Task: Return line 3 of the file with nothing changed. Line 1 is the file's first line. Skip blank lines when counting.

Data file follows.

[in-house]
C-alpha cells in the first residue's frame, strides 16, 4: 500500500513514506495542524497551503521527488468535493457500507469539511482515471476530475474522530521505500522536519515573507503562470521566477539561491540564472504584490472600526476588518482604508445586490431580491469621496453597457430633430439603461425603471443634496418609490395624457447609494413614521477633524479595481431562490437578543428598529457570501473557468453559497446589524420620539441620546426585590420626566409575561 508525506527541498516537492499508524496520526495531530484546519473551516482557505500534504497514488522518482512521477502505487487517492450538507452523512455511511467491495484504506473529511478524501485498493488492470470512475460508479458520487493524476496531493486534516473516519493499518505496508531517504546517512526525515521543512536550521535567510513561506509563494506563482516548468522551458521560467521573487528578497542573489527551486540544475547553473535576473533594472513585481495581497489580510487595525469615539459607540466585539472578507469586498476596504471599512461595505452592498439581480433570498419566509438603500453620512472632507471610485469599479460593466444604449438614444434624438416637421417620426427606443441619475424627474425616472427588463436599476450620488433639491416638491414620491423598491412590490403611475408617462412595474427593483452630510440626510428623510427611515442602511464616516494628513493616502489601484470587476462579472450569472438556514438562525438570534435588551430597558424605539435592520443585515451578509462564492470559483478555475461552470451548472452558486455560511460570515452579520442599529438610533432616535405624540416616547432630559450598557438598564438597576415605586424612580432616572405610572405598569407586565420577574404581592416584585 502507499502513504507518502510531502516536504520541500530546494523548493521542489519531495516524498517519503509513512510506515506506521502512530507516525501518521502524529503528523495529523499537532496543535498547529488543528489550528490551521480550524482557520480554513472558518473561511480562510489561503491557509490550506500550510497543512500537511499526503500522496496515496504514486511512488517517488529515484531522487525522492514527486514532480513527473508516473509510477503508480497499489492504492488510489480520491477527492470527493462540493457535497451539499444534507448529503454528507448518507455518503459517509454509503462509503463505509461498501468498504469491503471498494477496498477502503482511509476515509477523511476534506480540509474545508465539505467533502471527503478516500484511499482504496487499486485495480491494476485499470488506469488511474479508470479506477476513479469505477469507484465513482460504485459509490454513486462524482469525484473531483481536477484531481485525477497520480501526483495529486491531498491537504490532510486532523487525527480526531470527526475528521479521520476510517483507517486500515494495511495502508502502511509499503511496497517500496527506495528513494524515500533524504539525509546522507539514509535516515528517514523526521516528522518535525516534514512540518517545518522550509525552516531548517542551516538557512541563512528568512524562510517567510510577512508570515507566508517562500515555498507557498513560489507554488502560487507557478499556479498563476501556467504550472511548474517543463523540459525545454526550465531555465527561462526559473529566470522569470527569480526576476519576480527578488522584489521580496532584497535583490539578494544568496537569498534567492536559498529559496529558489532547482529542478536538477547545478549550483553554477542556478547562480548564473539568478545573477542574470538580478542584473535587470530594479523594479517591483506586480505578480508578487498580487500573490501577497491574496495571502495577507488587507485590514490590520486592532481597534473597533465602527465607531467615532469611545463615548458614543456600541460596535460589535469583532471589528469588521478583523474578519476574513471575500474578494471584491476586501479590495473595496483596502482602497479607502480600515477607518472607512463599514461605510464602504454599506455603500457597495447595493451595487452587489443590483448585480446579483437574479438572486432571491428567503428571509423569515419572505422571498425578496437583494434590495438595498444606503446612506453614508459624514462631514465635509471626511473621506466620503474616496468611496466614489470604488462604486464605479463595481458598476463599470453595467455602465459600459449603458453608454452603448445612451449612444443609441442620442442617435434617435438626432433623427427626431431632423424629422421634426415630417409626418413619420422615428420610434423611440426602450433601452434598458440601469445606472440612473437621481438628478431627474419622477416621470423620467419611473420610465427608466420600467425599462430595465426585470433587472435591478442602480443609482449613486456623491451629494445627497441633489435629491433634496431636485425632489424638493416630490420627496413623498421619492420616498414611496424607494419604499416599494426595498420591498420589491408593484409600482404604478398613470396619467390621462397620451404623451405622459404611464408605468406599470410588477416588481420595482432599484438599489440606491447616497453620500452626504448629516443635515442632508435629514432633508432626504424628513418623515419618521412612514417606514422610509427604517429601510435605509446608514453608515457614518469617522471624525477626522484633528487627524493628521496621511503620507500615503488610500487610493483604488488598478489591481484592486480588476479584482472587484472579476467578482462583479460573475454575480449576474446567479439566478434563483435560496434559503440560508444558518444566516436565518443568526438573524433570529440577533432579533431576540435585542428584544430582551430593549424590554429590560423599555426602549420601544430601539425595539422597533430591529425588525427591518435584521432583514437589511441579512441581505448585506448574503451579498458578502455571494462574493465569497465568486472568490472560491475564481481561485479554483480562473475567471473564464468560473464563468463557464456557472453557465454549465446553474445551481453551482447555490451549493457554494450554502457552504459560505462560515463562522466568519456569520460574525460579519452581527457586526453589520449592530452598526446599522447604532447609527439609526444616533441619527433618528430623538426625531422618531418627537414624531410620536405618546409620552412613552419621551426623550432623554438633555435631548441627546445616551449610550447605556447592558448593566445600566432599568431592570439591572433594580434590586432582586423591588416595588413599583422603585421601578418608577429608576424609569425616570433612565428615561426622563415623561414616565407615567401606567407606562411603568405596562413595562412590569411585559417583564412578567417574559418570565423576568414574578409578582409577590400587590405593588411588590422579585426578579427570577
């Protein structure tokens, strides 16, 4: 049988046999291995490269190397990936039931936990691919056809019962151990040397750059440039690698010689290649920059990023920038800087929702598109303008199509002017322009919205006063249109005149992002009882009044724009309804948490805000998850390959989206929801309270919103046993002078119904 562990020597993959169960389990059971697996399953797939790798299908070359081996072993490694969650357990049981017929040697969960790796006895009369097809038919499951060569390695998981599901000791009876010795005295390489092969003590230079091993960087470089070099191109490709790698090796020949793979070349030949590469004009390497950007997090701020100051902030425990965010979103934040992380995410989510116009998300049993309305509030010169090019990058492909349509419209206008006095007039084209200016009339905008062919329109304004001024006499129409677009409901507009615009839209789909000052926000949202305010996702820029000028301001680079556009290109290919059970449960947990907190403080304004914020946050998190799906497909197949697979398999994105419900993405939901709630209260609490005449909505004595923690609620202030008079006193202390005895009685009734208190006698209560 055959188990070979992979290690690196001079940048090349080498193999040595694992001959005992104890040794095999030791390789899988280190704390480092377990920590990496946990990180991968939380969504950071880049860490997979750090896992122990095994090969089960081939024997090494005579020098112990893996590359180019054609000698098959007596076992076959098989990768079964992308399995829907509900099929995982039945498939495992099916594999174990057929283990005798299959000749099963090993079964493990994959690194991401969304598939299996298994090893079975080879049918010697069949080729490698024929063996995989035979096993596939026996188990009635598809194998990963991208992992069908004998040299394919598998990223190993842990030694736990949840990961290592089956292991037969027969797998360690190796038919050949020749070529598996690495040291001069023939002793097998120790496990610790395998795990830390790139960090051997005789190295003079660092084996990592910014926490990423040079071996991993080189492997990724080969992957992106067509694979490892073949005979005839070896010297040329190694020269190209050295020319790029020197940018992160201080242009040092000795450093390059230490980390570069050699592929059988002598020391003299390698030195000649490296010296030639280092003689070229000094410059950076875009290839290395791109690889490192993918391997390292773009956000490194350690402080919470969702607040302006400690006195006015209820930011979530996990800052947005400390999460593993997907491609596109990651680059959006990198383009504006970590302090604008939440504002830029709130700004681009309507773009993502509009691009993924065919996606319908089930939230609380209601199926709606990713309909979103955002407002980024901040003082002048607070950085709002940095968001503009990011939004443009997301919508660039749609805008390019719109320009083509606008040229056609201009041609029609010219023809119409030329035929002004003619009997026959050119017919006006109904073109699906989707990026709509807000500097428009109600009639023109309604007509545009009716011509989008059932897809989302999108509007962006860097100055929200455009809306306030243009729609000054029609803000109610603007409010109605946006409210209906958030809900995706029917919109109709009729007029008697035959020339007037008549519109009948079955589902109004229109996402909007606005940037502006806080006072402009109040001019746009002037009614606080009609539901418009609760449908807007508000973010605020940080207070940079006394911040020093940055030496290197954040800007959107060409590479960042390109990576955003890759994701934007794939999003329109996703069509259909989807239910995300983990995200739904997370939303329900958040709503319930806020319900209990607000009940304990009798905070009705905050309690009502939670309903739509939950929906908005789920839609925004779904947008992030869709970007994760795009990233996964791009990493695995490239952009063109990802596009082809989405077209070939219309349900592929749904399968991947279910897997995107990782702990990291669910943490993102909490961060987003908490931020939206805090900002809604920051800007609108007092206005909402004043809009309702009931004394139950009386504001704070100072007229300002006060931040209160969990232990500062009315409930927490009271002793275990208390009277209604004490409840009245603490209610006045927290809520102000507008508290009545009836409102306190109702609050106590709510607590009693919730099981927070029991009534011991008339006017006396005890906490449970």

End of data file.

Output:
């Protein structure tokens, strides 16, 4: 049988046999291995490269190397990936039931936990691919056809019962151990040397750059440039690698010689290649920059990023920038800087929702598109303008199509002017322009919205006063249109005149992002009882009044724009309804948490805000998850390959989206929801309270919103046993002078119904 562990020597993959169960389990059971697996399953797939790798299908070359081996072993490694969650357990049981017929040697969960790796006895009369097809038919499951060569390695998981599901000791009876010795005295390489092969003590230079091993960087470089070099191109490709790698090796020949793979070349030949590469004009390497950007997090701020100051902030425990965010979103934040992380995410989510116009998300049993309305509030010169090019990058492909349509419209206008006095007039084209200016009339905008062919329109304004001024006499129409677009409901507009615009839209789909000052926000949202305010996702820029000028301001680079556009290109290919059970449960947990907190403080304004914020946050998190799906497909197949697979398999994105419900993405939901709630209260609490005449909505004595923690609620202030008079006193202390005895009685009734208190006698209560 055959188990070979992979290690690196001079940048090349080498193999040595694992001959005992104890040794095999030791390789899988280190704390480092377990920590990496946990990180991968939380969504950071880049860490997979750090896992122990095994090969089960081939024997090494005579020098112990893996590359180019054609000698098959007596076992076959098989990768079964992308399995829907509900099929995982039945498939495992099916594999174990057929283990005798299959000749099963090993079964493990994959690194991401969304598939299996298994090893079975080879049918010697069949080729490698024929063996995989035979096993596939026996188990009635598809194998990963991208992992069908004998040299394919598998990223190993842990030694736990949840990961290592089956292991037969027969797998360690190796038919050949020749070529598996690495040291001069023939002793097998120790496990610790395998795990830390790139960090051997005789190295003079660092084996990592910014926490990423040079071996991993080189492997990724080969992957992106067509694979490892073949005979005839070896010297040329190694020269190209050295020319790029020197940018992160201080242009040092000795450093390059230490980390570069050699592929059988002598020391003299390698030195000649490296010296030639280092003689070229000094410059950076875009290839290395791109690889490192993918391997390292773009956000490194350690402080919470969702607040302006400690006195006015209820930011979530996990800052947005400390999460593993997907491609596109990651680059959006990198383009504006970590302090604008939440504002830029709130700004681009309507773009993502509009691009993924065919996606319908089930939230609380209601199926709606990713309909979103955002407002980024901040003082002048607070950085709002940095968001503009990011939004443009997301919508660039749609805008390019719109320009083509606008040229056609201009041609029609010219023809119409030329035929002004003619009997026959050119017919006006109904073109699906989707990026709509807000500097428009109600009639023109309604007509545009009716011509989008059932897809989302999108509007962006860097100055929200455009809306306030243009729609000054029609803000109610603007409010109605946006409210209906958030809900995706029917919109109709009729007029008697035959020339007037008549519109009948079955589902109004229109996402909007606005940037502006806080006072402009109040001019746009002037009614606080009609539901418009609760449908807007508000973010605020940080207070940079006394911040020093940055030496290197954040800007959107060409590479960042390109990576955003890759994701934007794939999003329109996703069509259909989807239910995300983990995200739904997370939303329900958040709503319930806020319900209990607000009940304990009798905070009705905050309690009502939670309903739509939950929906908005789920839609925004779904947008992030869709970007994760795009990233996964791009990493695995490239952009063109990802596009082809989405077209070939219309349900592929749904399968991947279910897997995107990782702990990291669910943490993102909490961060987003908490931020939206805090900002809604920051800007609108007092206005909402004043809009309702009931004394139950009386504001704070100072007229300002006060931040209160969990232990500062009315409930927490009271002793275990208390009277209604004490409840009245603490209610006045927290809520102000507008508290009545009836409102306190109702609050106590709510607590009693919730099981927070029991009534011991008339006017006396005890906490449970």